Adina Kay-Gross is Kveller's special projects editor and one of Kveller’s contributing editors. She is also a writing consultant at Hebrew Union College-Jewish Institute for Religion and The Covenant Foundation. Adina earned an MFA in nonfiction writing from Columbia University and has been published in a number of literary magazines as well as in Slate, Tablet, The Jewish Week and The Forward. Adina is currently editing an anthology that explores interpretations of the modern Jewish mother and she lives in the suburbs of New York with her husband Jonathan, her twin girls, and her menschy dog.
Every Saturday, my great-grandfather walked to synagogue for afternoon prayers with one unlit cigarette in the breast pocket of his suit jacket. On his walk home, after sundown, he would smoke the…single cigarette and relish the pleasure of another Shabbat well-spent. Zayde was a round man with thick hands and squat fingers. His wedding band was so large it could fit around the wrist of a toddler. He drank his coffee black, with a small cube of sugar tucked under his tongue. On my parents’ wedding… >> Read More
Beth Deiter and Michelle Hunter are the founders and co-directors of My Kind of Music, a parent-child music program in Buffalo Grove, IL that offers classes with therapeutic accommodations for…children with disabilities. In honor of Jewish Disabilities Awareness month, we interviewed Beth and Michelle about their unique program and how enrichment activities and community building can be so helpful for both parents and children with disabilities. >> Read More
If you spend any time reading Kveller, you already know the incredible force that is Carla Naumburg, contributing editor, writer, clinical social worker, mother, and loyal friend extraordinaire. You…probably also know that Carla is the author of the recently published “Parenting in the Present Moment-How to Stay Focused on What Really Matters,” in which she breaks through the exasperating barrier of impossible and impossibly out-of-touch parenting advice (sleep when your baby sleeps, anyone?) to offer suggestions about how we can slow down, focus,… >> Read More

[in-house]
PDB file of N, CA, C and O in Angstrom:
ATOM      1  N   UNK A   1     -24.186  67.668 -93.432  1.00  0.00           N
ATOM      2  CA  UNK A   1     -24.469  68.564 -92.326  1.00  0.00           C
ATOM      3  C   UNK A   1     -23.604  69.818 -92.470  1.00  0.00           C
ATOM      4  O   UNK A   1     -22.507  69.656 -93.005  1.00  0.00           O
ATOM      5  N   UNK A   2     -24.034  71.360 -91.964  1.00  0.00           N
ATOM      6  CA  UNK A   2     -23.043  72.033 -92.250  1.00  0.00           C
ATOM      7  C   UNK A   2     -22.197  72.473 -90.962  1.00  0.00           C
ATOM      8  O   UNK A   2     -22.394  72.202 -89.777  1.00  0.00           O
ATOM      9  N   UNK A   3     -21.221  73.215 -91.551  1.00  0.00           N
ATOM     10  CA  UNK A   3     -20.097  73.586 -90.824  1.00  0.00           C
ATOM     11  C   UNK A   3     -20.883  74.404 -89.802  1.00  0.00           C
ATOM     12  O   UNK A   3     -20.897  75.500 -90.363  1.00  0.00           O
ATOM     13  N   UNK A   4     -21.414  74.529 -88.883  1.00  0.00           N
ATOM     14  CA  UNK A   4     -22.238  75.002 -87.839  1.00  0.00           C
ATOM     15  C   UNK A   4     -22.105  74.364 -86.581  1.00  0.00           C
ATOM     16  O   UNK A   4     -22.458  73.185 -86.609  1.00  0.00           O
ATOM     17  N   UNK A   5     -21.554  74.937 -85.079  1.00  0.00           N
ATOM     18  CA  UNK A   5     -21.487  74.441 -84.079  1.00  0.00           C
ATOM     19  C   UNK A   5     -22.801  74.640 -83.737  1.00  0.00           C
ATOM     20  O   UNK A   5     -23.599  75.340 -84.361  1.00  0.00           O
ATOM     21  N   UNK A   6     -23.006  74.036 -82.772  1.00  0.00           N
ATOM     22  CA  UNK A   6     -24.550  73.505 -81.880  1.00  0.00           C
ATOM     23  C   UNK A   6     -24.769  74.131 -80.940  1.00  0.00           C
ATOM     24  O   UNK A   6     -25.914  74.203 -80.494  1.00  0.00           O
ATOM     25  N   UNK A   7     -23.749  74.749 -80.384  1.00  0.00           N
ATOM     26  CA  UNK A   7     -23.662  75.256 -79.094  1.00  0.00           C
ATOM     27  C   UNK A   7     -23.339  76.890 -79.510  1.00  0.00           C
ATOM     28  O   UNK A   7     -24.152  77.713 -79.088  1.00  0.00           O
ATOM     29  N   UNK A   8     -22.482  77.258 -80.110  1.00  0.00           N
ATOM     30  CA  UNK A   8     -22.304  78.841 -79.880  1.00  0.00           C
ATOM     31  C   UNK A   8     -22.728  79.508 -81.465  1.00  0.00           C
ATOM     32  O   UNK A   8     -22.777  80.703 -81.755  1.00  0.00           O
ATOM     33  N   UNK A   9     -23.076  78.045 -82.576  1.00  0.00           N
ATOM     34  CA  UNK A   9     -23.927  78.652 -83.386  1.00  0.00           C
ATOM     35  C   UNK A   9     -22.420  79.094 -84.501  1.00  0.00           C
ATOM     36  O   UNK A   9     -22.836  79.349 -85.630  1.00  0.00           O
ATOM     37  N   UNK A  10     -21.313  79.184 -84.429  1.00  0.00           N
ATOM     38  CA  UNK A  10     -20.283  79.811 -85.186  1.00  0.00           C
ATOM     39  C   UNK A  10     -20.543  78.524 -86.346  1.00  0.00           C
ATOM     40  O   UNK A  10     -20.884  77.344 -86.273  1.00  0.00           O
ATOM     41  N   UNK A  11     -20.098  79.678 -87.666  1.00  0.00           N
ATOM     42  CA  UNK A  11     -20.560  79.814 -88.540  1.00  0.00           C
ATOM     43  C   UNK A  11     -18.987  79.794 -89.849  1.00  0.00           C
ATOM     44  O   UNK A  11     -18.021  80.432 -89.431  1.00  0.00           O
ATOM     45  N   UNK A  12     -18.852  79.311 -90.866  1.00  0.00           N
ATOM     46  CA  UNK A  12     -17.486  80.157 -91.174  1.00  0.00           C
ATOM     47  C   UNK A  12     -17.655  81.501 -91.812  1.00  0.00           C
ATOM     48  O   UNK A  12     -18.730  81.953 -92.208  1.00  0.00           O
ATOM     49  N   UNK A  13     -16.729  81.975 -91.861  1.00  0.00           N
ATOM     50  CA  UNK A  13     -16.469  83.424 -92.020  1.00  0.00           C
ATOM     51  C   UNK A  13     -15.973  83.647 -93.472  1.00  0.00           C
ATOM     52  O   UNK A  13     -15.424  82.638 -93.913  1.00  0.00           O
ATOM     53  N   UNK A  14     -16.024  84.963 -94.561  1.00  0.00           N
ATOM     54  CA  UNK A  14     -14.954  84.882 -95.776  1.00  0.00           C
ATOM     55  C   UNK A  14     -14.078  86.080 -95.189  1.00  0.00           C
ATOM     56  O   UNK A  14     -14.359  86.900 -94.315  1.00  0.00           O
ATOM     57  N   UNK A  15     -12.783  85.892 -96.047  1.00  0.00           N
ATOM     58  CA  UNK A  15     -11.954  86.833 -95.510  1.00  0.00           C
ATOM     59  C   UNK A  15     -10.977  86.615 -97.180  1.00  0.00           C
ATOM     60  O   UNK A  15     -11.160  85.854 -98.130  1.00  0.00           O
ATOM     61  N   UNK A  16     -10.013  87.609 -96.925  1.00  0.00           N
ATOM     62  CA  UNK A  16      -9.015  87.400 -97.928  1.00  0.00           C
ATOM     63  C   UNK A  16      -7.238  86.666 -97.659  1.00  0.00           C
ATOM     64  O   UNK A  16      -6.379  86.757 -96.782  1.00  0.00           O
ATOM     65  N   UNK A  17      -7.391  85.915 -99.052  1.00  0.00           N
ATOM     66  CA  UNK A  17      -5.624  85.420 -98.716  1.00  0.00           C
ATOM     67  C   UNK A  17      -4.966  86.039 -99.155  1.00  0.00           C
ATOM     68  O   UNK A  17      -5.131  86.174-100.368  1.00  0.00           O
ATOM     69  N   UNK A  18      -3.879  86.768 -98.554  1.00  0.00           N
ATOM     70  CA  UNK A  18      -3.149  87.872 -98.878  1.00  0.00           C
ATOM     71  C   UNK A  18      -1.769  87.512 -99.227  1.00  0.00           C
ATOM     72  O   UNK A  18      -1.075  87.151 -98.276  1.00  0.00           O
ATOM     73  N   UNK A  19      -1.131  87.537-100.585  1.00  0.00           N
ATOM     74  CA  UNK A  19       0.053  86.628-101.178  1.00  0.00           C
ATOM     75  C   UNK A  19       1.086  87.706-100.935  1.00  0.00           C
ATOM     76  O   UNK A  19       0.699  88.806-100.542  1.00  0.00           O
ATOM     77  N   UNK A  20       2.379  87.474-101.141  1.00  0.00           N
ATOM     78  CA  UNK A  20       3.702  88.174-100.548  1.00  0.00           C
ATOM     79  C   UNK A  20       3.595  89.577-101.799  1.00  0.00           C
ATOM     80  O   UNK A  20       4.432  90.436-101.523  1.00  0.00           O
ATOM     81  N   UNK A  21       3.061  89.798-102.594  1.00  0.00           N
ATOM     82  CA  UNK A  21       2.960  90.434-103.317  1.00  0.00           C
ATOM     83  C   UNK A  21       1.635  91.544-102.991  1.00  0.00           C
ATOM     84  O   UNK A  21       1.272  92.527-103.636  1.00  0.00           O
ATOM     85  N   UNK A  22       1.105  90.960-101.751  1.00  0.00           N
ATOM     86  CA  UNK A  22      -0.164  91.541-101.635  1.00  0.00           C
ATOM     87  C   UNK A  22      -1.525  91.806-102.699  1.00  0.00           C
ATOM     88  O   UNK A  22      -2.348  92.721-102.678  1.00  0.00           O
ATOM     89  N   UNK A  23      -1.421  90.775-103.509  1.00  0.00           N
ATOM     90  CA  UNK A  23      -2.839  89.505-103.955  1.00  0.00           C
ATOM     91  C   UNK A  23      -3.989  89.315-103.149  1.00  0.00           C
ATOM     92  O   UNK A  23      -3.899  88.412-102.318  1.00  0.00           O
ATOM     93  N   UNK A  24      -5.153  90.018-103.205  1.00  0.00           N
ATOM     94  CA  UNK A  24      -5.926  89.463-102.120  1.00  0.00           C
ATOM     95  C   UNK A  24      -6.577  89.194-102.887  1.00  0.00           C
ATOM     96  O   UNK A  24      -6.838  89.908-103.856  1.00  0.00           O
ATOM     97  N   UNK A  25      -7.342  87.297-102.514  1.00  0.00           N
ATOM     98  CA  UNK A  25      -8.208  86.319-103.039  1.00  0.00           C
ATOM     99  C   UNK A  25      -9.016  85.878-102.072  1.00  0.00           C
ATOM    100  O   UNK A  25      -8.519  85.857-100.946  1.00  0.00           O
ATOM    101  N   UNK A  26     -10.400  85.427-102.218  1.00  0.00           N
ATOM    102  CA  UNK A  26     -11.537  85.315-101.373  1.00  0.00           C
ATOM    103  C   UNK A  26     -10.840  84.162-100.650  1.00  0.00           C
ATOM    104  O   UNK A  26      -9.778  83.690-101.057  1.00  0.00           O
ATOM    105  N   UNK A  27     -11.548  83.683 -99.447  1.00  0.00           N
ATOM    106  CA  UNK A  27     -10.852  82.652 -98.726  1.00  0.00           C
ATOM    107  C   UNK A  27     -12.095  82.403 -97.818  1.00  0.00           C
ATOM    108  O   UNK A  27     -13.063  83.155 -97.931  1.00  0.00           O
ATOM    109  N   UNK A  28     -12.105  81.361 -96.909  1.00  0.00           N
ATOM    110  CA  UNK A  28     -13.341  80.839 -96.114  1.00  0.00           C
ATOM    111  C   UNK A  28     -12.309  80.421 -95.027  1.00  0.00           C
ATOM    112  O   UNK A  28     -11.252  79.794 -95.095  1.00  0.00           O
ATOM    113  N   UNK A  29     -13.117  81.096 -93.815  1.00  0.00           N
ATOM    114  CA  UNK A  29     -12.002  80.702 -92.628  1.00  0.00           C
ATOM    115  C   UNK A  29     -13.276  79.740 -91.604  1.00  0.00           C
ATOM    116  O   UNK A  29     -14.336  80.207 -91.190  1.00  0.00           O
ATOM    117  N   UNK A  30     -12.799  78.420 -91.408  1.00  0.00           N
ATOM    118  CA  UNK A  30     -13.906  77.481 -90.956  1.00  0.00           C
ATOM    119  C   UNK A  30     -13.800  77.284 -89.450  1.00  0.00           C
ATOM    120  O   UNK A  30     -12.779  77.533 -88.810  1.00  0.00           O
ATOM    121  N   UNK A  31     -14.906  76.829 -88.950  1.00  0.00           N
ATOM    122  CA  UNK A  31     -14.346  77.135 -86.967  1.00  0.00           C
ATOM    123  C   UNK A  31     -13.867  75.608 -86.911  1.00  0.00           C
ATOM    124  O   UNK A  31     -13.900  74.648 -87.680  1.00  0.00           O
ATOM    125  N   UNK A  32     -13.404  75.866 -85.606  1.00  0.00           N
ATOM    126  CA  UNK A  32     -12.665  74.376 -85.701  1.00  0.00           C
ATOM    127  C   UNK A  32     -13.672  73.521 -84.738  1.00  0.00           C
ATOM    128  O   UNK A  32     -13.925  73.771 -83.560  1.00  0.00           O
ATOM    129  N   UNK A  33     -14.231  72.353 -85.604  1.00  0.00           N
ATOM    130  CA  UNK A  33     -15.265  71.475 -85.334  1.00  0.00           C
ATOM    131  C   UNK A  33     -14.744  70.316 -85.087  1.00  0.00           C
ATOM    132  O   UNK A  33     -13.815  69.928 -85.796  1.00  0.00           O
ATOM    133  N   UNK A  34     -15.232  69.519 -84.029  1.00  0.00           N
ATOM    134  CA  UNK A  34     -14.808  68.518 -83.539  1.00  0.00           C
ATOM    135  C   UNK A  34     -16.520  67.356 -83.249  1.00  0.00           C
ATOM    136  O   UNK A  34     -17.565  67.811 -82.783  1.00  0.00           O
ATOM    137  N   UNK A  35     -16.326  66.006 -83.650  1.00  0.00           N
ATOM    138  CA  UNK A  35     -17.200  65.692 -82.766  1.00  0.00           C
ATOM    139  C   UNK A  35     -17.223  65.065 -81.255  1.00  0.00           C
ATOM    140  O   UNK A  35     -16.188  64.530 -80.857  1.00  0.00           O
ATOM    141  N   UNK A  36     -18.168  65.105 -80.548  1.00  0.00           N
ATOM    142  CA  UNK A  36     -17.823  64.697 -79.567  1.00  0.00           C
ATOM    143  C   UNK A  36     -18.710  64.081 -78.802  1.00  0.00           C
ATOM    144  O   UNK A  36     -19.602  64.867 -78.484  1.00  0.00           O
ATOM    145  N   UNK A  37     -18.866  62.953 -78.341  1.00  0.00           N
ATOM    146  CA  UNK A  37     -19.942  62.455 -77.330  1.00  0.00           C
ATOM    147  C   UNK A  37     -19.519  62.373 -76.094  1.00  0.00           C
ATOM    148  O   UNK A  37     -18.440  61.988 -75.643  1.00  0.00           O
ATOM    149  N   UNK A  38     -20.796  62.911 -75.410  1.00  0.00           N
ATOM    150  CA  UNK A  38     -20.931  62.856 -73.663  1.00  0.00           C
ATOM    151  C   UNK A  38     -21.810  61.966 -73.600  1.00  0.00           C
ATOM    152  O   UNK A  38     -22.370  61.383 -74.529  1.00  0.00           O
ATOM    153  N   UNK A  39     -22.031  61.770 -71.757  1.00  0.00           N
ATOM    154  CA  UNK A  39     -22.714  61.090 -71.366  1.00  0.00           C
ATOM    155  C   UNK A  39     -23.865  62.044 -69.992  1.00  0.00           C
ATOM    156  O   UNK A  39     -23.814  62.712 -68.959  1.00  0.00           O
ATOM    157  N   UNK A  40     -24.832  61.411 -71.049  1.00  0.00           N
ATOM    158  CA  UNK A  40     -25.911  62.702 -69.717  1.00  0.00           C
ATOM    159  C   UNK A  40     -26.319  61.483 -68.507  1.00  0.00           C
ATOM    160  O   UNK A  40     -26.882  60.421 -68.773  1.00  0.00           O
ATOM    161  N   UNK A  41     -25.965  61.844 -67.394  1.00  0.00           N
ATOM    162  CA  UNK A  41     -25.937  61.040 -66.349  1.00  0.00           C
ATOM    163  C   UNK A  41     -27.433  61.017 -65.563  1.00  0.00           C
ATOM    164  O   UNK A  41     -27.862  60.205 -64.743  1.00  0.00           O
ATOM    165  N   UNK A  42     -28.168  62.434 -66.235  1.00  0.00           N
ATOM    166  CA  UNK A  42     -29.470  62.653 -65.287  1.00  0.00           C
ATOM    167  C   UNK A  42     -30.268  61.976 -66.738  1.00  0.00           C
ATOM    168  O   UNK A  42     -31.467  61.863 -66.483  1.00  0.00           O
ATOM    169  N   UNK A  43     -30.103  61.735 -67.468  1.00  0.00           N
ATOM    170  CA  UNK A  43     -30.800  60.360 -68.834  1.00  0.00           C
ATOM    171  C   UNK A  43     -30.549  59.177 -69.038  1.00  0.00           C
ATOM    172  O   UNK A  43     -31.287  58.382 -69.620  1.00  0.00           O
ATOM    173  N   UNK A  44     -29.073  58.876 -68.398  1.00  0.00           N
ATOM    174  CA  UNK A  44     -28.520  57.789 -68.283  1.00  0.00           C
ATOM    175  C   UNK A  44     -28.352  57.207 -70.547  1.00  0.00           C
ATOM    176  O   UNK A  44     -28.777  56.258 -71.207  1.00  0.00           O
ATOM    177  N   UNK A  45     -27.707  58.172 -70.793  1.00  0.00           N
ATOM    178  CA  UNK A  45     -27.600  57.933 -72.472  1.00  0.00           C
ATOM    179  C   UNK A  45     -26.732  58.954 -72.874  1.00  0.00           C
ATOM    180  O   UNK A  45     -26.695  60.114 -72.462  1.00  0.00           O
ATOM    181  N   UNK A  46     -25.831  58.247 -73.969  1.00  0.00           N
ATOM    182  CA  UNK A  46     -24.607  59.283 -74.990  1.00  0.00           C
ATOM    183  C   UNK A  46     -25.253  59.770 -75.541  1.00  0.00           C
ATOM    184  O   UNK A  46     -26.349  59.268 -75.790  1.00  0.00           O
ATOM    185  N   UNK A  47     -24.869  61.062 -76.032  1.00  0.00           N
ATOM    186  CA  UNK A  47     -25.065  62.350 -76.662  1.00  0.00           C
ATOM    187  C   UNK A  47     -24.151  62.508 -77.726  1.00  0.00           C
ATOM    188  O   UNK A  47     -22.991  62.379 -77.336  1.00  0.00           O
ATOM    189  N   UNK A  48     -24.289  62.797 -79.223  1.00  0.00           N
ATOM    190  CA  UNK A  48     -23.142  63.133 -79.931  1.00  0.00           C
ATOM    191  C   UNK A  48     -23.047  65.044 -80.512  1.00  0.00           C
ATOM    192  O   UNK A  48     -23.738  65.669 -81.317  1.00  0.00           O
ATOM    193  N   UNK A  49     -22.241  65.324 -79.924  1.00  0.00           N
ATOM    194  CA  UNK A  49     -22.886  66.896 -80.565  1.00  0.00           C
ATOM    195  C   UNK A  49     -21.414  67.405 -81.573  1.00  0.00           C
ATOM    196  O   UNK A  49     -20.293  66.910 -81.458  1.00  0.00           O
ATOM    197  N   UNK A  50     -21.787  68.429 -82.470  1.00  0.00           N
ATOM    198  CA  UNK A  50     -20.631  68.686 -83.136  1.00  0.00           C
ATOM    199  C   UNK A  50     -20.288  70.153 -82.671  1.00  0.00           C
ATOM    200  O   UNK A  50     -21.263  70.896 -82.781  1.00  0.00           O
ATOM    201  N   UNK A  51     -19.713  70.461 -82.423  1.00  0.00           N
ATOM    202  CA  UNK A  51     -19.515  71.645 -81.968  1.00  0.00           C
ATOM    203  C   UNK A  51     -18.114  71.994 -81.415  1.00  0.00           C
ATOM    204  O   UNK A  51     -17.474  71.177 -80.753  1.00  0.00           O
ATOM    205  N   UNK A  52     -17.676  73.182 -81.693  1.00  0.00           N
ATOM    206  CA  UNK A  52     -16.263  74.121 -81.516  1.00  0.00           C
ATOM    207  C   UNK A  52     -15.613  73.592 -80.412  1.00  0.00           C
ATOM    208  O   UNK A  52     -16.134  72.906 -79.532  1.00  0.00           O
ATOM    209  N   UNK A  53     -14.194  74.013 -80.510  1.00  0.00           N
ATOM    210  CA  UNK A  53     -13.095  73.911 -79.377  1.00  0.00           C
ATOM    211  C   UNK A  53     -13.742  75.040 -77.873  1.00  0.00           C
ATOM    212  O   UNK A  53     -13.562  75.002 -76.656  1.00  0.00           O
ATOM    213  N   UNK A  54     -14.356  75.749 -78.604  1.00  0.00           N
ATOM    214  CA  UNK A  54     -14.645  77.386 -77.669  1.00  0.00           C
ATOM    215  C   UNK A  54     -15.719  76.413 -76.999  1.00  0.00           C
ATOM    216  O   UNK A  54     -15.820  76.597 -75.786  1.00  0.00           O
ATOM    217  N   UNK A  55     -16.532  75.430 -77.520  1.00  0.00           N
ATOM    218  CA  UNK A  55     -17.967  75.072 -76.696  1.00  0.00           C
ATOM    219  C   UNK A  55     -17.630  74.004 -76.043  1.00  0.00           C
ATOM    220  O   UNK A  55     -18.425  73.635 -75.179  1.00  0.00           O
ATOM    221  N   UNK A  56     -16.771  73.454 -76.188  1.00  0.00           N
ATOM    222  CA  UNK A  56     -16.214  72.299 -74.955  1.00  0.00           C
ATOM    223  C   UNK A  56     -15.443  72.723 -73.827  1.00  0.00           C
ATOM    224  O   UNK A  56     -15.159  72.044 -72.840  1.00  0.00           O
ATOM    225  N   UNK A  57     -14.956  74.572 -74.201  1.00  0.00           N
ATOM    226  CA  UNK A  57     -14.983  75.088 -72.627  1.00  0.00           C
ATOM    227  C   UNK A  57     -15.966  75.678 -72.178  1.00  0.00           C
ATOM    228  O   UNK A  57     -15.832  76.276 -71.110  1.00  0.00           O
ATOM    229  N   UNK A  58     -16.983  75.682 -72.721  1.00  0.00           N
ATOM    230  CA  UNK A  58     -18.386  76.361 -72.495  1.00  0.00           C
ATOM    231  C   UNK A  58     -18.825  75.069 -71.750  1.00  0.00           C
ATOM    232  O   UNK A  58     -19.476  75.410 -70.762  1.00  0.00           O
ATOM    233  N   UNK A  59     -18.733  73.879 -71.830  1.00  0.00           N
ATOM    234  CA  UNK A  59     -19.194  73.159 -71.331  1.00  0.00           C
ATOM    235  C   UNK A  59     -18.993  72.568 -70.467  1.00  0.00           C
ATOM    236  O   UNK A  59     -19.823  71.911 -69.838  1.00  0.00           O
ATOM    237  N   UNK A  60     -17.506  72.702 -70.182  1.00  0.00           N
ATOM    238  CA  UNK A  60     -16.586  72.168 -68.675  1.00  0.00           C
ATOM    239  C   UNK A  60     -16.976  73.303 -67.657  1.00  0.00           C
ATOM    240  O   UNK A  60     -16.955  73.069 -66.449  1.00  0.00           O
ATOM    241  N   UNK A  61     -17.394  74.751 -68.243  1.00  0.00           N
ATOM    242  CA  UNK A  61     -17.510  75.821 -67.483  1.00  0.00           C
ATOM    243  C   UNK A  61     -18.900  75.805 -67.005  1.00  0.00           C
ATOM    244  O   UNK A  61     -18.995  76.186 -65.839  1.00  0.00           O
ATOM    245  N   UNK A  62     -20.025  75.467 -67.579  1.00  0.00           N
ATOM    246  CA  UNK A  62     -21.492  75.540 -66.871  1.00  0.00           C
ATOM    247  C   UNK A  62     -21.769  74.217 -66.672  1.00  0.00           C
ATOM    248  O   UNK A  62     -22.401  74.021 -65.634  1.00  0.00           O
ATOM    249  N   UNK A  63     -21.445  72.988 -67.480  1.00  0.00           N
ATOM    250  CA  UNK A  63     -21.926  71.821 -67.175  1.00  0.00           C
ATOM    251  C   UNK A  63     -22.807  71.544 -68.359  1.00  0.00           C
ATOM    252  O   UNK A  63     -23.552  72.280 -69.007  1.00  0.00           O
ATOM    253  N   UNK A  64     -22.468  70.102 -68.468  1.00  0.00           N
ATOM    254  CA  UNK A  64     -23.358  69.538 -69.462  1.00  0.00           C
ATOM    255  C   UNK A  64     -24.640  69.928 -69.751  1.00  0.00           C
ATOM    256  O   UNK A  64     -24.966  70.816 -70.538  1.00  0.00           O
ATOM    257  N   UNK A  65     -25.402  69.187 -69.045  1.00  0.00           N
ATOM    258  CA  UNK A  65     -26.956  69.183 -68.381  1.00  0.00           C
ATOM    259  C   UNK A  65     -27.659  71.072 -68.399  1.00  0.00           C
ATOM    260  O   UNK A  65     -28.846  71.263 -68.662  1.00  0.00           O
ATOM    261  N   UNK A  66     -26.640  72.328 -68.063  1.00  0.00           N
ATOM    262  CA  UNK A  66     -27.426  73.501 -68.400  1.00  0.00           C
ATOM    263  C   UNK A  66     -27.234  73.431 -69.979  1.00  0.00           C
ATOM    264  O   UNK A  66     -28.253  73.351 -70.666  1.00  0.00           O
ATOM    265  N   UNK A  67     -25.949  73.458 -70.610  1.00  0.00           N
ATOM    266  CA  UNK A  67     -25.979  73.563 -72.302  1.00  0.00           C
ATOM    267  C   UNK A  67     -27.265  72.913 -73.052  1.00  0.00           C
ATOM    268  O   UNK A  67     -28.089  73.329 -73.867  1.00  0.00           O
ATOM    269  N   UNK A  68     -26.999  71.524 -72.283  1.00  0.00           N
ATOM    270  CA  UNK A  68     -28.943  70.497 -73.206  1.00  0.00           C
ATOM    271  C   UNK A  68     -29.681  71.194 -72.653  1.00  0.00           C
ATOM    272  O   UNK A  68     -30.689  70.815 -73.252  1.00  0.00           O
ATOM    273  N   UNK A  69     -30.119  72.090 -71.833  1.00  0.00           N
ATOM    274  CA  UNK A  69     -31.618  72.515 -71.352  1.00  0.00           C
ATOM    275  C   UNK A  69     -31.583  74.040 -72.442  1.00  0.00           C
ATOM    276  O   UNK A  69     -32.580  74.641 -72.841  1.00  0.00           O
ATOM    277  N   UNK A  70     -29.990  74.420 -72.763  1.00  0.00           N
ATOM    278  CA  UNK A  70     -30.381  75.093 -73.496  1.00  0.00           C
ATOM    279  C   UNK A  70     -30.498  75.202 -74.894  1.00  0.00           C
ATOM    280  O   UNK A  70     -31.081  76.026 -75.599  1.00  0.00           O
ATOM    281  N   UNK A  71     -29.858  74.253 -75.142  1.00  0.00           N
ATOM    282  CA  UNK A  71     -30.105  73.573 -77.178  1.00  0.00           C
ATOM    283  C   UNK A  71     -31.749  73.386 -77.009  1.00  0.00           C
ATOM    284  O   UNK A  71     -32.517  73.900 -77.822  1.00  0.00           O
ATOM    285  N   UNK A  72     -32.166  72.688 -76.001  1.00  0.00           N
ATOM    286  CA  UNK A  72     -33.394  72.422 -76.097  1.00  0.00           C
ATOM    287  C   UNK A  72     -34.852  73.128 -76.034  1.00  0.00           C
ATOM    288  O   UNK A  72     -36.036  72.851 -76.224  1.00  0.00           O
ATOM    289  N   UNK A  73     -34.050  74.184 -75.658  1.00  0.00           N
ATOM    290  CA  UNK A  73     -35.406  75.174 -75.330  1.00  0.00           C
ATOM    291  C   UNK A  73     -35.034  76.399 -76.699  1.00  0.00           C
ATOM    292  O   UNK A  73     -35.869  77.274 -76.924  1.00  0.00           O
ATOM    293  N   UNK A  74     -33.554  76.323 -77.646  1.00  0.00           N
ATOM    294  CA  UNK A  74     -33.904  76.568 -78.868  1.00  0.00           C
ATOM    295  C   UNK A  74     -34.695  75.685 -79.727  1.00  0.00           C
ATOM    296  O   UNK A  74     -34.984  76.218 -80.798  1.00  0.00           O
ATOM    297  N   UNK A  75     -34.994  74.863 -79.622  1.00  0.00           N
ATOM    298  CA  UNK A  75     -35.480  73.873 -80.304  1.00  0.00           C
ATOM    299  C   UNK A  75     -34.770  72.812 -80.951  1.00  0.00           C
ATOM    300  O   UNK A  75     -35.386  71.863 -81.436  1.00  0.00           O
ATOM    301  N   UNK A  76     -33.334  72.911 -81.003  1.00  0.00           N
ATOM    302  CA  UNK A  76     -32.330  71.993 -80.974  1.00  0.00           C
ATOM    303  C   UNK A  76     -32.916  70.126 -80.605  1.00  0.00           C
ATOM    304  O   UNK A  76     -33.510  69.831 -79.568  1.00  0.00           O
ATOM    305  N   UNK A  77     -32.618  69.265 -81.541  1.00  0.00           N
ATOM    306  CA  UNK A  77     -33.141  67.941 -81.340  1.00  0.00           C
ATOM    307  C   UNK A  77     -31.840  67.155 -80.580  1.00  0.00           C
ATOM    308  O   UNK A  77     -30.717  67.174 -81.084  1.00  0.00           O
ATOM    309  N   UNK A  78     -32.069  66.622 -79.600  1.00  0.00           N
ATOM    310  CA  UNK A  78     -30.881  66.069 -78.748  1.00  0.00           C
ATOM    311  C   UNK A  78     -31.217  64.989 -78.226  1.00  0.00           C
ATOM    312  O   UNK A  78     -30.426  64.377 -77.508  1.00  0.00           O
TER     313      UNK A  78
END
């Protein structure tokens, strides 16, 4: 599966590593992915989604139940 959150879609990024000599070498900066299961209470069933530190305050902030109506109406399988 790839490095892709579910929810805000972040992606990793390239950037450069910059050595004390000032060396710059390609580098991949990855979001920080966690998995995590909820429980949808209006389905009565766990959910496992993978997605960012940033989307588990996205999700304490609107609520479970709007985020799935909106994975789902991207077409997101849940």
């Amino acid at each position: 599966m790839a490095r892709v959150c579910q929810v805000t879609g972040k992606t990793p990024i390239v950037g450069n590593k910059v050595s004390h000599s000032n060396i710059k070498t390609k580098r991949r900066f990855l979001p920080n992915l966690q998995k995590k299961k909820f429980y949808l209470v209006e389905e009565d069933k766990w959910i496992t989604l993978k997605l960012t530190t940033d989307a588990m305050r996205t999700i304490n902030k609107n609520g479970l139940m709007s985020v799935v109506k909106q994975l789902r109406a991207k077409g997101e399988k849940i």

This September, the Shefa School, a new pluralistic Jewish community day school on the Upper West Side of Manhattan, welcomed its first students. Founded by Ilana Ruskay-Kidd, the former…director of the Saul and Carole Zabar Nursery School at the JCC in Manhattan, Shefa is the only Jewish Day School for students with language-based learning disabilities. Shefa currently has 24 students enrolled in grades 2-5 and will ultimately enroll children in grades K-8. What does “language-based learning disabilities” mean? Shefa addresses learning difficulties connected… >> Read More
Rabbi Isaac Saposnik is the Executive Director of Camp JRF, a Reconstructionist sleepaway camp in the Pocono Mountains. Recently, Camp JRF initiated a big push toward inclusion with a capital…“I.” Now that campers have returned to school and their parents eagerly fill out forms to sign them up for next summer, Rabbi Saposnik had some time to chat with me about camp, diversity in the American Jewish community, and the importance of asking questions. What makes Camp JRF different from other Jewish sleepaway camps?… >> Read More
The Binah School